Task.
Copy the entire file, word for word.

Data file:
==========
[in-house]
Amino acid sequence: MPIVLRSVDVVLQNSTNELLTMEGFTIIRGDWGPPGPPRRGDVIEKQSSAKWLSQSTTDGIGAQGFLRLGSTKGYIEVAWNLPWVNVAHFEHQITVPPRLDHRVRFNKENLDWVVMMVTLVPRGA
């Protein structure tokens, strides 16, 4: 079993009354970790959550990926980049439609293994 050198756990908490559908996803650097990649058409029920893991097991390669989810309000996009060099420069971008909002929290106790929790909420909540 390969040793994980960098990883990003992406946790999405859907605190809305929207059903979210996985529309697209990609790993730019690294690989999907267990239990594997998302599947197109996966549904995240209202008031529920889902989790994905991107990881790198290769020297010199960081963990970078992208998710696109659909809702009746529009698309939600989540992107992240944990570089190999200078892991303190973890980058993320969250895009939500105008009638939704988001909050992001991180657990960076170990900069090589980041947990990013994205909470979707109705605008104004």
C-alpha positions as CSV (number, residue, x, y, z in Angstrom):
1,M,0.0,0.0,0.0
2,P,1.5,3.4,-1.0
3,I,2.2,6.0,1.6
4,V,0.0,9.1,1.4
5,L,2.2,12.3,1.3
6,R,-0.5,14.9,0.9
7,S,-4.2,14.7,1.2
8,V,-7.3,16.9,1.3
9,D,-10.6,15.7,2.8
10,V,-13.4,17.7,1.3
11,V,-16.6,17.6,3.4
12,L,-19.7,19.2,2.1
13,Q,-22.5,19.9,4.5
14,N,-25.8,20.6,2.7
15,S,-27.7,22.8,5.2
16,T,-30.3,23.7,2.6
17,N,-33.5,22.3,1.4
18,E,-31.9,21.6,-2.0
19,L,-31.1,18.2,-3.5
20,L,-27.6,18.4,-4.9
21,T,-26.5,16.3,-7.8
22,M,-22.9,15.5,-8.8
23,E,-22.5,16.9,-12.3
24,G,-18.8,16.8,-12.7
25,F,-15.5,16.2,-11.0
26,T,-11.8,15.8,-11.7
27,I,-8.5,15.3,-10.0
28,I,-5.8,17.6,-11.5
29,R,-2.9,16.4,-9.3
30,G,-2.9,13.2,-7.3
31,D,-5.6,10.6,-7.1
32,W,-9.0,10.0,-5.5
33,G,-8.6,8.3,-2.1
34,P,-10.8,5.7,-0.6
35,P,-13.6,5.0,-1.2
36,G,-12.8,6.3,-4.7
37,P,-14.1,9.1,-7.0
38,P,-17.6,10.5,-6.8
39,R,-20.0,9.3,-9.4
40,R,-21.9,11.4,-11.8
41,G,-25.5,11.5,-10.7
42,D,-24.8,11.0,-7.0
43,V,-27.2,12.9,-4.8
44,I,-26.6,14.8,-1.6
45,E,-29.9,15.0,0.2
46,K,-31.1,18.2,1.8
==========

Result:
[in-house]
Amino acid sequence: MPIVLRSVDVVLQNSTNELLTMEGFTIIRGDWGPPGPPRRGDVIEKQSSAKWLSQSTTDGIGAQGFLRLGSTKGYIEVAWNLPWVNVAHFEHQITVPPRLDHRVRFNKENLDWVVMMVTLVPRGA
């Protein structure tokens, strides 16, 4: 079993009354970790959550990926980049439609293994 050198756990908490559908996803650097990649058409029920893991097991390669989810309000996009060099420069971008909002929290106790929790909420909540 390969040793994980960098990883990003992406946790999405859907605190809305929207059903979210996985529309697209990609790993730019690294690989999907267990239990594997998302599947197109996966549904995240209202008031529920889902989790994905991107990881790198290769020297010199960081963990970078992208998710696109659909809702009746529009698309939600989540992107992240944990570089190999200078892991303190973890980058993320969250895009939500105008009638939704988001909050992001991180657990960076170990900069090589980041947990990013994205909470979707109705605008104004």
C-alpha positions as CSV (number, residue, x, y, z in Angstrom):
1,M,0.0,0.0,0.0
2,P,1.5,3.4,-1.0
3,I,2.2,6.0,1.6
4,V,0.0,9.1,1.4
5,L,2.2,12.3,1.3
6,R,-0.5,14.9,0.9
7,S,-4.2,14.7,1.2
8,V,-7.3,16.9,1.3
9,D,-10.6,15.7,2.8
10,V,-13.4,17.7,1.3
11,V,-16.6,17.6,3.4
12,L,-19.7,19.2,2.1
13,Q,-22.5,19.9,4.5
14,N,-25.8,20.6,2.7
15,S,-27.7,22.8,5.2
16,T,-30.3,23.7,2.6
17,N,-33.5,22.3,1.4
18,E,-31.9,21.6,-2.0
19,L,-31.1,18.2,-3.5
20,L,-27.6,18.4,-4.9
21,T,-26.5,16.3,-7.8
22,M,-22.9,15.5,-8.8
23,E,-22.5,16.9,-12.3
24,G,-18.8,16.8,-12.7
25,F,-15.5,16.2,-11.0
26,T,-11.8,15.8,-11.7
27,I,-8.5,15.3,-10.0
28,I,-5.8,17.6,-11.5
29,R,-2.9,16.4,-9.3
30,G,-2.9,13.2,-7.3
31,D,-5.6,10.6,-7.1
32,W,-9.0,10.0,-5.5
33,G,-8.6,8.3,-2.1
34,P,-10.8,5.7,-0.6
35,P,-13.6,5.0,-1.2
36,G,-12.8,6.3,-4.7
37,P,-14.1,9.1,-7.0
38,P,-17.6,10.5,-6.8
39,R,-20.0,9.3,-9.4
40,R,-21.9,11.4,-11.8
41,G,-25.5,11.5,-10.7
42,D,-24.8,11.0,-7.0
43,V,-27.2,12.9,-4.8
44,I,-26.6,14.8,-1.6
45,E,-29.9,15.0,0.2
46,K,-31.1,18.2,1.8